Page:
The FIDO Alliance turned its attention to the future on the last day of its inaugural Authenticate event. The day’s speakers discussed some of the ways in which FIDO’s authentication standards will evolve in the next few years, and then went on to detail some of the things that organizations can do to support those strong authentication practices moving forward.
To that end, the day started with a session that analyzed the differences between public-key cryptography (which underpins FIDO’s standards) and more traditional Public Key Infrastructure (PKI) technology. StrongKey CTO Arshad Noor explained that FIDO does not use x.509 digital certificates, and instead uses keys that do not expire. With that in mind, Noor went on to argue that the FIDO standard is not as complex as legacy PKI systems.
However, FIDO does present its own logistical challenges. For example, Microsoft Senior Program Manager Aakashi Kapoor stressed that credential management is just as important as authentication, making it an important consideration for organizations that are looking to transition to a passwordless FIDO system.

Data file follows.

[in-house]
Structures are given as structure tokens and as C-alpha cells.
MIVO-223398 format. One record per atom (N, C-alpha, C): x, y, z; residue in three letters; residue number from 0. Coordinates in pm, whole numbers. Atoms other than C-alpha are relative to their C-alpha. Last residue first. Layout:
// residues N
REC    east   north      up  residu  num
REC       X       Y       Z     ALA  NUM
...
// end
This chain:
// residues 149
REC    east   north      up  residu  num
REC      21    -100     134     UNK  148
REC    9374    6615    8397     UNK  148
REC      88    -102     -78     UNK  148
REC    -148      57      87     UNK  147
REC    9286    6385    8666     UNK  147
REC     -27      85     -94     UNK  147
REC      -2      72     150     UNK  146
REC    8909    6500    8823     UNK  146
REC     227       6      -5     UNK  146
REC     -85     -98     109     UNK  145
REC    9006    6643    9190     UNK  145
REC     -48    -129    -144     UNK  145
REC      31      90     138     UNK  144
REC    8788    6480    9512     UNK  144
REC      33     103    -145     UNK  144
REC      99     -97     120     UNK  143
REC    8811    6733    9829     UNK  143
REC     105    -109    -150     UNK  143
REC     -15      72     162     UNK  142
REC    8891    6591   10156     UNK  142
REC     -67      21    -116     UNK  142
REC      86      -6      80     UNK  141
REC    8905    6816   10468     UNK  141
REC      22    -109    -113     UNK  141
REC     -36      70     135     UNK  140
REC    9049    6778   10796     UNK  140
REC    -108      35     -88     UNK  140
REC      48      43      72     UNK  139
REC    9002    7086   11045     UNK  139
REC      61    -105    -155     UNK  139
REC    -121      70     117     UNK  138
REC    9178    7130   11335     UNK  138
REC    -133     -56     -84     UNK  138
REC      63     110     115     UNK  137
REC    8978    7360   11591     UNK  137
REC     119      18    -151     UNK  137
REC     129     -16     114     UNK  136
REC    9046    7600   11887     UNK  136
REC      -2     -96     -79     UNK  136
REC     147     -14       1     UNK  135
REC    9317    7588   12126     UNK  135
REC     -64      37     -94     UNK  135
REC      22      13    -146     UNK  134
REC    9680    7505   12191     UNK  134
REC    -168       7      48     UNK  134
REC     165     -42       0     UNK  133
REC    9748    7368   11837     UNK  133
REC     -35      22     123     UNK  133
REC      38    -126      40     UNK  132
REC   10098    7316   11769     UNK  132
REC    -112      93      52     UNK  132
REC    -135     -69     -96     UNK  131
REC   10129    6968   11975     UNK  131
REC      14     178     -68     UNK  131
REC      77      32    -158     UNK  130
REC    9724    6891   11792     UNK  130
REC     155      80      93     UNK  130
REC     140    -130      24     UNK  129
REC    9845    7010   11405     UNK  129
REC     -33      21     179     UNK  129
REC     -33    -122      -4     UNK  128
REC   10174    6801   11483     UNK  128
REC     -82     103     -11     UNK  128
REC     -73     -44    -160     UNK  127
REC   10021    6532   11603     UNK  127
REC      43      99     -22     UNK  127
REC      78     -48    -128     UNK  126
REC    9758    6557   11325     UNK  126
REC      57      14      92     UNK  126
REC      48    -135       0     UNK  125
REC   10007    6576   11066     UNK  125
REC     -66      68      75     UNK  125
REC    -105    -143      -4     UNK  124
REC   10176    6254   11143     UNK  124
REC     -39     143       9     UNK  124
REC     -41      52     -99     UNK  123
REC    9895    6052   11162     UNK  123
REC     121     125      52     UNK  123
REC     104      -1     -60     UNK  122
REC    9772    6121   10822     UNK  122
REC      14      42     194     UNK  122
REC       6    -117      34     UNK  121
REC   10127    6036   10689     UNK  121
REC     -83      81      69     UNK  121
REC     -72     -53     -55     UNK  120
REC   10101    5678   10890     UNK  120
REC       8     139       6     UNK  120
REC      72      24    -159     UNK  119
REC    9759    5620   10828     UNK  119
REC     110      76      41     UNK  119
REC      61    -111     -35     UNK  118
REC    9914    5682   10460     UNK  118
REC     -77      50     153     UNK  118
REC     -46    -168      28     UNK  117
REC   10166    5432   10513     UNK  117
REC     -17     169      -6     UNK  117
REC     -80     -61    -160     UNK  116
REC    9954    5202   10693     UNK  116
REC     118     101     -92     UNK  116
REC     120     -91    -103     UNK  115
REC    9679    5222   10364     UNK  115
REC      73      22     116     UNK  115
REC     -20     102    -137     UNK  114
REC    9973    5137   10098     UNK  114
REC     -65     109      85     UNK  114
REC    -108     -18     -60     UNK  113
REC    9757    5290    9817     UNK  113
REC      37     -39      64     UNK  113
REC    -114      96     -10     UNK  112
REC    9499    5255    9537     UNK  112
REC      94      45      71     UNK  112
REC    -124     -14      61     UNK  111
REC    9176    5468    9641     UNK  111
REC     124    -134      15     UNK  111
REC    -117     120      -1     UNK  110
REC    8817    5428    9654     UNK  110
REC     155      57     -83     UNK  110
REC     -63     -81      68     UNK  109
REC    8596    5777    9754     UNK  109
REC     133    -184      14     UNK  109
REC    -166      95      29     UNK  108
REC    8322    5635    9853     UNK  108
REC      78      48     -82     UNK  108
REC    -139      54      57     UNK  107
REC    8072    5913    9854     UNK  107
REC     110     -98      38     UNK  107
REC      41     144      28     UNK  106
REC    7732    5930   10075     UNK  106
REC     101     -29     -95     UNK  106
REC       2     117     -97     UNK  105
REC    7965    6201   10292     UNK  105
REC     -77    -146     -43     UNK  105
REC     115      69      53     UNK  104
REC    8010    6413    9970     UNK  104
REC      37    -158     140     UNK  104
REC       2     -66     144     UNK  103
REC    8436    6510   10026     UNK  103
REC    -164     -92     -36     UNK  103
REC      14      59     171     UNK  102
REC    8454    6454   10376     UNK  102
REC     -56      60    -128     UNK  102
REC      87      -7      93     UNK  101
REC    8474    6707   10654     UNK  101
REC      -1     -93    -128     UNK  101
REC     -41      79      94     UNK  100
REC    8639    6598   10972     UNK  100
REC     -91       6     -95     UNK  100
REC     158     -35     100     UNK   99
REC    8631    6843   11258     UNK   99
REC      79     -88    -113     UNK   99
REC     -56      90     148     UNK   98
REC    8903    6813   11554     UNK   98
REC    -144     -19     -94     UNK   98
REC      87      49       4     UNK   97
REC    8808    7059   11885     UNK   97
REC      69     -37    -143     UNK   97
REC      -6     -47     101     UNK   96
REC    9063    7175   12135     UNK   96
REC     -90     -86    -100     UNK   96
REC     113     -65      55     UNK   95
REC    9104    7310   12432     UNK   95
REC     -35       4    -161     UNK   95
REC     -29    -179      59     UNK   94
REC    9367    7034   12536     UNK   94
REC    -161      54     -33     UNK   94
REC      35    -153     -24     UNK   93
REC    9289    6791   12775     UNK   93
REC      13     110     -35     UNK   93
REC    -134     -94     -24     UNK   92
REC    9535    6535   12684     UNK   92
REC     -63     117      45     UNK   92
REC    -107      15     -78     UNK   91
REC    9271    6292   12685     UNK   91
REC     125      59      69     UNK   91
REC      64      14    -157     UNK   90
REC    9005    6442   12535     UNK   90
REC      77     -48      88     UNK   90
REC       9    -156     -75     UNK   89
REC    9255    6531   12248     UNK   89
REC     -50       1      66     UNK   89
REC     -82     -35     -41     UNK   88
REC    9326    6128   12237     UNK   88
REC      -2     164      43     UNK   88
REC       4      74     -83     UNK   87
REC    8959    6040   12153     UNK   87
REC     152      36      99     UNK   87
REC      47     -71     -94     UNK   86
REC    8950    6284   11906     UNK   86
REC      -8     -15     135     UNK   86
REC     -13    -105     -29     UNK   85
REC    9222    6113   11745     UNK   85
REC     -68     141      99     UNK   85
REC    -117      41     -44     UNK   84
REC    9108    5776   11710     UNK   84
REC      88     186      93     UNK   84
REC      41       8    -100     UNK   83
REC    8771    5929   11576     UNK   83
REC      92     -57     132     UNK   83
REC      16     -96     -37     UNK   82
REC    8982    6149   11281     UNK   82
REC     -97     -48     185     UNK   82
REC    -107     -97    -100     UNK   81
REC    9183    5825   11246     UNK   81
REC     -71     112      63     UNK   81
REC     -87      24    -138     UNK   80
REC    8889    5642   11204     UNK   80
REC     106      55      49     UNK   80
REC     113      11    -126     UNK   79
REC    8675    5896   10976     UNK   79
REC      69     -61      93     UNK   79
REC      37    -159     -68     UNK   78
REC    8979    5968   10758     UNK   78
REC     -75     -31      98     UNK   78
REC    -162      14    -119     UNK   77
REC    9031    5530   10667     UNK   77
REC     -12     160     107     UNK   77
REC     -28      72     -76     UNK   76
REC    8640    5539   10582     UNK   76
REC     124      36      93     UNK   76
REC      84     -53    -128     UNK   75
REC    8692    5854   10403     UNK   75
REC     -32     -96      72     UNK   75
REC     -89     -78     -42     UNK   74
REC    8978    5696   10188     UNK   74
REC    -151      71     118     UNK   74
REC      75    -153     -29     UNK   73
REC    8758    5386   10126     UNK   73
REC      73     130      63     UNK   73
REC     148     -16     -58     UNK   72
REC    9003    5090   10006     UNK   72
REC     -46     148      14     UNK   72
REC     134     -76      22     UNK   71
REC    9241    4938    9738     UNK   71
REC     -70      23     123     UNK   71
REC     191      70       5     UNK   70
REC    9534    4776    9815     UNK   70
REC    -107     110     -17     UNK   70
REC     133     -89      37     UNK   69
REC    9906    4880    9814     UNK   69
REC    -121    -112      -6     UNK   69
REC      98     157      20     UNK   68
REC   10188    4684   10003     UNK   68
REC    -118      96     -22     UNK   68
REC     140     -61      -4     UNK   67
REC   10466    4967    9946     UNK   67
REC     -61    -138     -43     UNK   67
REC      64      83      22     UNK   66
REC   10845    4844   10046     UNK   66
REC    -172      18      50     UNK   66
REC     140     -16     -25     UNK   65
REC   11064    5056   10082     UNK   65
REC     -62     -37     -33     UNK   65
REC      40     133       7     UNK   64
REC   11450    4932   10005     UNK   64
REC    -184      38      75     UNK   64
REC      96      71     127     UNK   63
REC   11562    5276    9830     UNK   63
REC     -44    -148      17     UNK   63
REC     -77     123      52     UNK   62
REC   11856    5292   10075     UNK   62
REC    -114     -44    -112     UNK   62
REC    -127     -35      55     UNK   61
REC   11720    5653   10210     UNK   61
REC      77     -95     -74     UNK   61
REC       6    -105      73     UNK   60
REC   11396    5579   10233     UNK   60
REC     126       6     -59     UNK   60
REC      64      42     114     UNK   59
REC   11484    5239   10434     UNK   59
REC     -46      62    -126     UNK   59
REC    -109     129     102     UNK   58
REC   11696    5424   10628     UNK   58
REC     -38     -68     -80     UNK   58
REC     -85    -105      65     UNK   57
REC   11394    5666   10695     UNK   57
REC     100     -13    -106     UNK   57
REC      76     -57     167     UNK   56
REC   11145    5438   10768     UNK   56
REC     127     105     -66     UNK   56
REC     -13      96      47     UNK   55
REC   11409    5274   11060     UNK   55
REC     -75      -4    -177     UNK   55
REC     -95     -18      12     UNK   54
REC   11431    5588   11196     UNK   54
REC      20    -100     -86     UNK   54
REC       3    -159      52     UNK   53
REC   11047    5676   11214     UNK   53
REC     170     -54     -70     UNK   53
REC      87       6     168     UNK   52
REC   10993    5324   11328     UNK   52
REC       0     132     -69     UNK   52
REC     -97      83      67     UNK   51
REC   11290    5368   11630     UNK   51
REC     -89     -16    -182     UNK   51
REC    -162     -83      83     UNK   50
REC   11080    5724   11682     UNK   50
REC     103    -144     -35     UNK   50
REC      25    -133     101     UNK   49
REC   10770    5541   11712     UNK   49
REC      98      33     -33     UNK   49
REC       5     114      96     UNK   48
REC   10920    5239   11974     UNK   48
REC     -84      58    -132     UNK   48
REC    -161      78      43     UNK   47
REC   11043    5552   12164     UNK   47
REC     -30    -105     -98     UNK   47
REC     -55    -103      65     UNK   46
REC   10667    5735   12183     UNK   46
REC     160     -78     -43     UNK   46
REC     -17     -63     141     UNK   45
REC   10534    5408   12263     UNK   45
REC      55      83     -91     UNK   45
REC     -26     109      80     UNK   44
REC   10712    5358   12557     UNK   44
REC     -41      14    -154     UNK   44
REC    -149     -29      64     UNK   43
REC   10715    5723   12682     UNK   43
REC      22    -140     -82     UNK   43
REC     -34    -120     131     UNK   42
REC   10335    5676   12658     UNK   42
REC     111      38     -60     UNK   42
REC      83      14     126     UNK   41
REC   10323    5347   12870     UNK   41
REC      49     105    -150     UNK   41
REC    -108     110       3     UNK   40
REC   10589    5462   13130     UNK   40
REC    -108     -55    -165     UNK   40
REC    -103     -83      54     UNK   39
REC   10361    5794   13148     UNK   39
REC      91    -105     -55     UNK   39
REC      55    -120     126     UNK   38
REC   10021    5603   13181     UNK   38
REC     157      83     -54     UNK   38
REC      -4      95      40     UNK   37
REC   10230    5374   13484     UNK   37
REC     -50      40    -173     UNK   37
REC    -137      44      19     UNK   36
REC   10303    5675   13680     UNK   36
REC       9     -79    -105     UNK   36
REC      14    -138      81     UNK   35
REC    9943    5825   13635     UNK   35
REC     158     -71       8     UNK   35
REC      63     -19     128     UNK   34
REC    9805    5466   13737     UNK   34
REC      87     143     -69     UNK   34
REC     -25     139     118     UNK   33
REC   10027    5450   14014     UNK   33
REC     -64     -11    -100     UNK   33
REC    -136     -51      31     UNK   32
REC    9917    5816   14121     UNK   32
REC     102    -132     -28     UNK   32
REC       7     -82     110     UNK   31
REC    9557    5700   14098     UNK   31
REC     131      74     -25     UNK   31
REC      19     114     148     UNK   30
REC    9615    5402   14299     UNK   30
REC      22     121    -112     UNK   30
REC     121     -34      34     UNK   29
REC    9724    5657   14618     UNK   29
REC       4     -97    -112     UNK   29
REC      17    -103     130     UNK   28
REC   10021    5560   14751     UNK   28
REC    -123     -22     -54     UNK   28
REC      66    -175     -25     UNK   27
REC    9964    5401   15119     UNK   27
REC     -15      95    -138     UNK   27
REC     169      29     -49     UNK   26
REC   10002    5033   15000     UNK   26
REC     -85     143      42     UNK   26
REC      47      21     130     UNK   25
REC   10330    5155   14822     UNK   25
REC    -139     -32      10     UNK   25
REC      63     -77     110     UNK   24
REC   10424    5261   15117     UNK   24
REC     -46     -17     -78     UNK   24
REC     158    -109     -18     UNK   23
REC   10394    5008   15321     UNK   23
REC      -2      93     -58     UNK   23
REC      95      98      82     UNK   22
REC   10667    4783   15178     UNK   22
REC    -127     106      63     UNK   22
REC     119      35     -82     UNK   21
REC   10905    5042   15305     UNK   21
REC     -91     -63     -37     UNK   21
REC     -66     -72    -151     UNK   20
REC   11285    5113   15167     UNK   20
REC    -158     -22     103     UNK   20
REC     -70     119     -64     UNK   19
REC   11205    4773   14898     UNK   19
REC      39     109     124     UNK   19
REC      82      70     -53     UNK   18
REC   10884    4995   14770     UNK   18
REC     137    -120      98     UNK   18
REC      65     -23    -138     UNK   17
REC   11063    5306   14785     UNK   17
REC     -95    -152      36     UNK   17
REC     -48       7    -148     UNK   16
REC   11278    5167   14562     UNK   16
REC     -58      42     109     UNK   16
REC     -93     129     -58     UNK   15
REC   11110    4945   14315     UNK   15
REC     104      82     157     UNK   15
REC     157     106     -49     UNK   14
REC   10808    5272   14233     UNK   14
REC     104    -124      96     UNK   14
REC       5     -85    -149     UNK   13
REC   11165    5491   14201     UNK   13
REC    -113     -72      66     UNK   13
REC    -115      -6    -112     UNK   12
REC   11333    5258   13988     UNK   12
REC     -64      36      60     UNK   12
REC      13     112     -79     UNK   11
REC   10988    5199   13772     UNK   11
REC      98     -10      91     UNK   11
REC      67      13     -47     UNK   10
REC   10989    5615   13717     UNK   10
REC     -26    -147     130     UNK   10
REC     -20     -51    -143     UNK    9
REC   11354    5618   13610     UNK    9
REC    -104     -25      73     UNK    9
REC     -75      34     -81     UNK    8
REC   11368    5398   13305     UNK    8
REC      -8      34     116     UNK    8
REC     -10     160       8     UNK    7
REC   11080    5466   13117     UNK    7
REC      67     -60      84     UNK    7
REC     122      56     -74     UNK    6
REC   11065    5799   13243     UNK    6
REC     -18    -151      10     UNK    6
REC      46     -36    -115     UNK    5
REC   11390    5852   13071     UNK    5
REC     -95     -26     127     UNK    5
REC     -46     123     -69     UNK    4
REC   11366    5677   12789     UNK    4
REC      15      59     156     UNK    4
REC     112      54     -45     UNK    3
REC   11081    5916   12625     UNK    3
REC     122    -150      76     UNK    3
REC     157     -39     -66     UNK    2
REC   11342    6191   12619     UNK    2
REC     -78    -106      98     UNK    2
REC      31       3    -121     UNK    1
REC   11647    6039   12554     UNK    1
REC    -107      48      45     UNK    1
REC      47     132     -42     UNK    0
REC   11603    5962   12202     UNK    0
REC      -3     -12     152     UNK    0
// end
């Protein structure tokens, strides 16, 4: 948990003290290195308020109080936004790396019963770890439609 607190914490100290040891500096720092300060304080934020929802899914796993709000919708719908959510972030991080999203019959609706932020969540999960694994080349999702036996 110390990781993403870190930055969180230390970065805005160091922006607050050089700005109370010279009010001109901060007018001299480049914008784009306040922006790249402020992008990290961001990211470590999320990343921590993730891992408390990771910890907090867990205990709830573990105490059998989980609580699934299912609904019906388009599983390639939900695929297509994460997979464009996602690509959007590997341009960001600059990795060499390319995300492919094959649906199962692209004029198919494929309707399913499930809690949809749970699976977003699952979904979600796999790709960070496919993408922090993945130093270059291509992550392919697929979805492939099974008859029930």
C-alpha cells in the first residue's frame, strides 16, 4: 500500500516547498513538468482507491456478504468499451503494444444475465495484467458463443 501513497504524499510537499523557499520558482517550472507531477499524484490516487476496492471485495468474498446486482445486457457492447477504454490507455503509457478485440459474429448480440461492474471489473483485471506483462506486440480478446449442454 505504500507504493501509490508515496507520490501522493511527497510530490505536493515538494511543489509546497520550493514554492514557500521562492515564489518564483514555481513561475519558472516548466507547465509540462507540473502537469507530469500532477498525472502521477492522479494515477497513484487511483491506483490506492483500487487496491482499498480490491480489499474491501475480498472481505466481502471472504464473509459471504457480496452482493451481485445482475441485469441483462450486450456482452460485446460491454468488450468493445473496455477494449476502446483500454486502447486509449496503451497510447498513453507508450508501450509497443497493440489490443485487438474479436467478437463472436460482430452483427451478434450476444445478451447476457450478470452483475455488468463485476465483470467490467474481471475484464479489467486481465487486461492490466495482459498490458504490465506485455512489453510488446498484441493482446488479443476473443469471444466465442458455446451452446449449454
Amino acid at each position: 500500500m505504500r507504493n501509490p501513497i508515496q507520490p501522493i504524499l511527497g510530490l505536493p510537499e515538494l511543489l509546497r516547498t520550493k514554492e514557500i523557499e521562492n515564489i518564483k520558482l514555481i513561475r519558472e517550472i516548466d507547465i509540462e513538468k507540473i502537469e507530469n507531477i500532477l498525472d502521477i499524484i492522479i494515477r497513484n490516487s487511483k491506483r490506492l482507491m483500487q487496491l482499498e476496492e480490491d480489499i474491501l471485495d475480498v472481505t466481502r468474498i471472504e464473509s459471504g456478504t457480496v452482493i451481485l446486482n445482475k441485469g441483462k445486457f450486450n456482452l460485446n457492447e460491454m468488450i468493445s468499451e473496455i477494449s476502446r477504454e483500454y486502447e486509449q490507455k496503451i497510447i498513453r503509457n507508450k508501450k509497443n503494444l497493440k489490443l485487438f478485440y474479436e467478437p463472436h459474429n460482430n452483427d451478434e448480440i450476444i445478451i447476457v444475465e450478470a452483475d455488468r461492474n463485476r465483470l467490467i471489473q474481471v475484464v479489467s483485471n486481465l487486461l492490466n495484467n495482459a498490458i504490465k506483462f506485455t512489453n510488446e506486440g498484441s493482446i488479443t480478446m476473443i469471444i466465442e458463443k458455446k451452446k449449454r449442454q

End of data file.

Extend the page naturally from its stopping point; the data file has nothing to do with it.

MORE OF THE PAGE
The day’s final sessions made some predictions about the future of authentication. Thales Technologist Asad Ali highlighted the role of machine learning, which could be used to support device vicinity context as a concept. Device vicinity context assumes that people will often have a similar set of devices near them when logging in, and that information could be taken into account to streamline an authentication request on one of those devices. Lockstep Managing Director Steve Wilson emphasized the importance of data quality, while the final panel discussion noted that FIDO uses a decentralized authentication process, and that that will continue to be the case moving forward.
“The FIDO model is built to address today’s use cases, as well as those emerging in the future,” said FIDO Executive Director and Chief Marketing Officer Andrew Shikiar in his closing statement. “FIDO has matured from a whiteboard concept, nine years ago, through early adoption to becoming a must have feature for user authentication.”
Shikiar announced that next year’s Authenticate has been scheduled for October 19-21. The event will be held in person in Seattle, Washington, which is where this year’s conference was supposed to take place before COVID-19 forced the organizers to transition to a virtual format.
The Alliance had previously highlighted WebAuthn and the current regulatory environment in its recap of Day 4.